[34]    After stating the rule I quoted above, Taggart J.A. continued (at 102):

The confusion as to the date of commencement of a period of limitation appears to have flowed from the misapprehension that a denial of coverage by an insurer worked a repudiation of the contract of insurance. Unless a policy contains an express provision having that effect a denial of coverage by an insurer is no more than a notification to the insured that the insurer construes the policy in a way which precludes coverage for the loss claimed by the insured.



[35]    However, this Court found the insurer’s subsequent written offer of cooperation with the insured’s surveyor belied clear and unequivocal denial of coverage and allowed the appeal. Likewise, in Knight Towing, Macdonald J. was not convinced the insurer had denied coverage clearly and unequivocally.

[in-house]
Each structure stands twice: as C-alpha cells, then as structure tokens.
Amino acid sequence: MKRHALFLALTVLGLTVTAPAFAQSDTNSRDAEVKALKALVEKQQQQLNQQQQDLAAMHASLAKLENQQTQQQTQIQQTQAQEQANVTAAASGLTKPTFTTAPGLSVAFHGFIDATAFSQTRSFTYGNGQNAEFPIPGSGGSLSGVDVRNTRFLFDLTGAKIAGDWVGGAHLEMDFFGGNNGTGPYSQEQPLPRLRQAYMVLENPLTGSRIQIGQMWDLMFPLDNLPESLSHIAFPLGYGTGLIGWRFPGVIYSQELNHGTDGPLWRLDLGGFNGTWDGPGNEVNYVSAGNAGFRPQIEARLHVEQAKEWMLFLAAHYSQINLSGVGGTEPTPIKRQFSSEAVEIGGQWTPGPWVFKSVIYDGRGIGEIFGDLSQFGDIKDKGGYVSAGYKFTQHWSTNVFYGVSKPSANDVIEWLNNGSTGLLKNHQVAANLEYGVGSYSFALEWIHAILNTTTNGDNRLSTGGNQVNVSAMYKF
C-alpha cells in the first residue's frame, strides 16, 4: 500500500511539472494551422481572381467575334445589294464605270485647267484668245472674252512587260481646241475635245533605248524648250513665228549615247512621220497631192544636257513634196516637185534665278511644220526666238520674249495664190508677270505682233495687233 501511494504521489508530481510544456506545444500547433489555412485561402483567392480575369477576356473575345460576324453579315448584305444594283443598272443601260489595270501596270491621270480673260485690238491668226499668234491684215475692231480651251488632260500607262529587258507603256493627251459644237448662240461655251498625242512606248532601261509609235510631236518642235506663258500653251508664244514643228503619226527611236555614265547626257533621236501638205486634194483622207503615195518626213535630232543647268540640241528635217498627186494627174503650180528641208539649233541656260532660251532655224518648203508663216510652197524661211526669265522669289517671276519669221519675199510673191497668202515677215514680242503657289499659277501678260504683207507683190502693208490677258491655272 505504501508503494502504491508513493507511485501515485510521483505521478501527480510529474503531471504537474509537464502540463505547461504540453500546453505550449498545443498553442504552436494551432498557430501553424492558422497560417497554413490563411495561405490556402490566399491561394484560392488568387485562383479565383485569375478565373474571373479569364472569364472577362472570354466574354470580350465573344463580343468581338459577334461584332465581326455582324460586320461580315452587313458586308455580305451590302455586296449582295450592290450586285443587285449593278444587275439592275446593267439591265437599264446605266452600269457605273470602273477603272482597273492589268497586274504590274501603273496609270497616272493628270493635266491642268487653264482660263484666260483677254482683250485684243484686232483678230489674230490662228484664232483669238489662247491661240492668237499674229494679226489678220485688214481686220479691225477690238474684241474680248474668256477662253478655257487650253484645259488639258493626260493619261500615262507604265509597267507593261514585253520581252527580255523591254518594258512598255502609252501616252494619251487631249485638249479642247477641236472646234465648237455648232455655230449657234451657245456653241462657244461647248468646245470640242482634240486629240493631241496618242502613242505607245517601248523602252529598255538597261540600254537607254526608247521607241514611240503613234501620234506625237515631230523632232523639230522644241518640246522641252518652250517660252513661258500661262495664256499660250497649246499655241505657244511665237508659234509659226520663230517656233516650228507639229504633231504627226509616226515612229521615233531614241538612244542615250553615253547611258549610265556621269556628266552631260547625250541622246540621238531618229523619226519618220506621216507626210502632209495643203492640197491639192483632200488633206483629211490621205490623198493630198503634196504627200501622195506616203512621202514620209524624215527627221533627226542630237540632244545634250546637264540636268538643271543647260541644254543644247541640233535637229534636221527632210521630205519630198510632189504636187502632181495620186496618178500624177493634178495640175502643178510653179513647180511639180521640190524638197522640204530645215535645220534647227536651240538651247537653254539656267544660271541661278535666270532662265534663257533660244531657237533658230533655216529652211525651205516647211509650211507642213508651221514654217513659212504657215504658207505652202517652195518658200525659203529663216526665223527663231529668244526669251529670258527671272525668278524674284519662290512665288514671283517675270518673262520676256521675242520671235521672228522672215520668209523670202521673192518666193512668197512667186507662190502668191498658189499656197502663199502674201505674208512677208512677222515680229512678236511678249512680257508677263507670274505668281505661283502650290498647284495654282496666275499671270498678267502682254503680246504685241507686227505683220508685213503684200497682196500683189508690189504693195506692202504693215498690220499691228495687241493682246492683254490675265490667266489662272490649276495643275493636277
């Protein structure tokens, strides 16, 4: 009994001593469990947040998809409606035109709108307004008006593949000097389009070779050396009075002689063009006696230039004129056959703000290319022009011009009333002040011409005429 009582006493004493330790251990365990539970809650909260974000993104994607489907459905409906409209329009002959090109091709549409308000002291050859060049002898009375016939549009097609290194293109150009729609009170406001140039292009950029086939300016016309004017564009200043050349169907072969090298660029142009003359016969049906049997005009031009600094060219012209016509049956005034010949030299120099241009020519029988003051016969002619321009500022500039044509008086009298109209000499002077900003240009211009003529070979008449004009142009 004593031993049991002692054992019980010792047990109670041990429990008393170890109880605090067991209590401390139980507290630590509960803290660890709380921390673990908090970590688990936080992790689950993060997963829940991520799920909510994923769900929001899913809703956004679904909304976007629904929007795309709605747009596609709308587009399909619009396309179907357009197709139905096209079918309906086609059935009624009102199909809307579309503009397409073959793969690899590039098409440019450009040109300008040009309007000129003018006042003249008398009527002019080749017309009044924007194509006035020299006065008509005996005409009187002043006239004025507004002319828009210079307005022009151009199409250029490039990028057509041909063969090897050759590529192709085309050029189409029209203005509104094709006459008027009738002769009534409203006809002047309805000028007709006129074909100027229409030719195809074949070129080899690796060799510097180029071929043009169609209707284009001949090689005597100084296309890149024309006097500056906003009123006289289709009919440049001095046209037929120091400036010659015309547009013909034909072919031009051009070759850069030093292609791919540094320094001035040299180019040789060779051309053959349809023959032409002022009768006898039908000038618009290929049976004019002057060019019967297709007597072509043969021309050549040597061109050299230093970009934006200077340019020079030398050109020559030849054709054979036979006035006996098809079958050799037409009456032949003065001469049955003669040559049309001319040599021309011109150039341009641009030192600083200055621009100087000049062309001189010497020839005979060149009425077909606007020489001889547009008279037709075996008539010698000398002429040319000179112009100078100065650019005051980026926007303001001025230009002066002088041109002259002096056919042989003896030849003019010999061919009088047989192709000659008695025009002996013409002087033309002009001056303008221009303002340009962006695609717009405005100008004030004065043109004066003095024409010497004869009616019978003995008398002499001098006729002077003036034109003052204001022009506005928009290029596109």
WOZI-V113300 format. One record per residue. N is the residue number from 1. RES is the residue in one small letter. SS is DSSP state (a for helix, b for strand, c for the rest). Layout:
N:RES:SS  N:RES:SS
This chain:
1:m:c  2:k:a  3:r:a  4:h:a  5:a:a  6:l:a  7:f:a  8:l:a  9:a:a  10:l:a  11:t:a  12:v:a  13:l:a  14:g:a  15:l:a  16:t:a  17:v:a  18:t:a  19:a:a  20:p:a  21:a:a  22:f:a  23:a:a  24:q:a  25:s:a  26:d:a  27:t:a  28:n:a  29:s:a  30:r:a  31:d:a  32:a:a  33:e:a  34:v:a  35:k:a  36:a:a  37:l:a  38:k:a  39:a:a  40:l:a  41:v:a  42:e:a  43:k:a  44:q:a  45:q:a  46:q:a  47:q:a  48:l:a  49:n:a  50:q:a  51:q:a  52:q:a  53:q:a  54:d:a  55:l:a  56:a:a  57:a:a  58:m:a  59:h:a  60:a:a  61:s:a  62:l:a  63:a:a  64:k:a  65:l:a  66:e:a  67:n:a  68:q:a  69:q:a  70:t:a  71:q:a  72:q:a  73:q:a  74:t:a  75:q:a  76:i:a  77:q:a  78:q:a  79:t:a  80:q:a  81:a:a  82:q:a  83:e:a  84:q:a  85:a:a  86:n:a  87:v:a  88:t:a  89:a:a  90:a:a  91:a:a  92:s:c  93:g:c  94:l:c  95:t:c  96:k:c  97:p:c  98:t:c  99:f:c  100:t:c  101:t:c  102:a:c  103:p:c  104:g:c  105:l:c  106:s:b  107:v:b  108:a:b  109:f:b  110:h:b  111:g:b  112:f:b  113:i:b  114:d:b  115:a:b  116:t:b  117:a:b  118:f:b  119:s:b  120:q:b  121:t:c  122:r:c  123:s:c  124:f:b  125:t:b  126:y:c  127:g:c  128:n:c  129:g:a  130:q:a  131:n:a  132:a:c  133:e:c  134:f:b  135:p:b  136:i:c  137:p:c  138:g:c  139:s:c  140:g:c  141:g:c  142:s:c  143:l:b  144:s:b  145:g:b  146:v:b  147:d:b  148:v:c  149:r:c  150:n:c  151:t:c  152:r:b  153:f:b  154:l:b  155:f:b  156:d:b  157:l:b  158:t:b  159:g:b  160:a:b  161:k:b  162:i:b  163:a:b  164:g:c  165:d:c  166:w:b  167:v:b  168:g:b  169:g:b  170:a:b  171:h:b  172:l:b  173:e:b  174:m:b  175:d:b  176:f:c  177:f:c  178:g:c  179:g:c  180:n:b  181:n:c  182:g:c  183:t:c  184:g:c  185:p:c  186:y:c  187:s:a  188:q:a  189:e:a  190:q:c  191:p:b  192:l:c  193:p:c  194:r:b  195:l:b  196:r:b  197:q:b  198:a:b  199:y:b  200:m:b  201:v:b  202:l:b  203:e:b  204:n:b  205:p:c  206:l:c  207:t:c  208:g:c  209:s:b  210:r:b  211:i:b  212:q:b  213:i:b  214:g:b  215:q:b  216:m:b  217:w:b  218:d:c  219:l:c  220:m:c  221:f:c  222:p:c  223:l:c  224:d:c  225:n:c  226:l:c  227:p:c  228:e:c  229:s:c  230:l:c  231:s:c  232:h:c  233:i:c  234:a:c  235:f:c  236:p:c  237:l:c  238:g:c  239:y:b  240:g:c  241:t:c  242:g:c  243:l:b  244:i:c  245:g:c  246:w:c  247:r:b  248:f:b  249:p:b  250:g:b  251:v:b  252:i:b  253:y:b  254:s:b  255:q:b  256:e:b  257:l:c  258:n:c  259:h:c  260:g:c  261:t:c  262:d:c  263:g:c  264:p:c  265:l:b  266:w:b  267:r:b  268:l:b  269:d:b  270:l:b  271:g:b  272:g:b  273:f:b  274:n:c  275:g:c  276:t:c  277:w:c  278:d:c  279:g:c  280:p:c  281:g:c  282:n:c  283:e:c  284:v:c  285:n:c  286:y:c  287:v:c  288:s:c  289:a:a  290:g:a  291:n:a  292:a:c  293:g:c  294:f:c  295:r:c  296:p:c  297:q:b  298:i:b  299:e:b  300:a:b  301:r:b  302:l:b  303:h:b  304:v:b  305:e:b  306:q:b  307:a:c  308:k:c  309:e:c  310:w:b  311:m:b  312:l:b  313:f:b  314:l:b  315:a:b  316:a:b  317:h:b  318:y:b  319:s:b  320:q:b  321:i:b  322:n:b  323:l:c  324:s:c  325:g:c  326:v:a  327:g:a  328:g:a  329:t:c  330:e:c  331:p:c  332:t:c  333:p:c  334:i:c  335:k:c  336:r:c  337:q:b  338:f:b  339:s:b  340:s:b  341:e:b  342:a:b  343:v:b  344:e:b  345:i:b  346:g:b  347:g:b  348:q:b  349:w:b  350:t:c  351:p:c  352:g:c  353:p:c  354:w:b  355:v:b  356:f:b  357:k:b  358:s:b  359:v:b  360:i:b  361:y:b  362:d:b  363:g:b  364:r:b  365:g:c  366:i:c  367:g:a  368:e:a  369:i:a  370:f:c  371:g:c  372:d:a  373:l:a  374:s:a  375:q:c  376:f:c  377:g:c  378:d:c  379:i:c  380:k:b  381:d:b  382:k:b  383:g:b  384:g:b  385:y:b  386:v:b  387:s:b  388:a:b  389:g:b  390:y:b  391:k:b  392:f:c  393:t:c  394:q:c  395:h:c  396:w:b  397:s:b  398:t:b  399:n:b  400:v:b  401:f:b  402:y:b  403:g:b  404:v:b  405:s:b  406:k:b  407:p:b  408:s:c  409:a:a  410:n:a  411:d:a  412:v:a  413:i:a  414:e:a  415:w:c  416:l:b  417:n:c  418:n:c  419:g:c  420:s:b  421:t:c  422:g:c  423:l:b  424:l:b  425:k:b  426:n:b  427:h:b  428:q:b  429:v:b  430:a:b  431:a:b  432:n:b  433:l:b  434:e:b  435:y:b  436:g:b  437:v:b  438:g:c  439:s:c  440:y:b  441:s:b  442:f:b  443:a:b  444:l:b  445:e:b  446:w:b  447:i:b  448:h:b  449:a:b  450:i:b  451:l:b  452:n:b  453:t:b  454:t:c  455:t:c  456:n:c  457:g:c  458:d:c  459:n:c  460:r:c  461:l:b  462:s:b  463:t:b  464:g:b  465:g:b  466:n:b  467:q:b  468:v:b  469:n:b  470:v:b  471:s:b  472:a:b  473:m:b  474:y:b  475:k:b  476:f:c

[36]    What emerges from this brief discussion is that s. 22(1) does not easily fit with income replacement insurance policies or with the practice of the insurance industry.  Its application requires adaptation if the Legislature’s intention to create a one-year limitation period for all insurance claims is to be given effect.  One promising approach is that the limitation period may be triggered by a clear and unequivocal denial of a potential claim.  Such a denial precludes any claim because it tells the insured no purpose will be served by making one.  This will have the effect of telling the insured she may want to consider commencing an action if she wants to pursue her claim.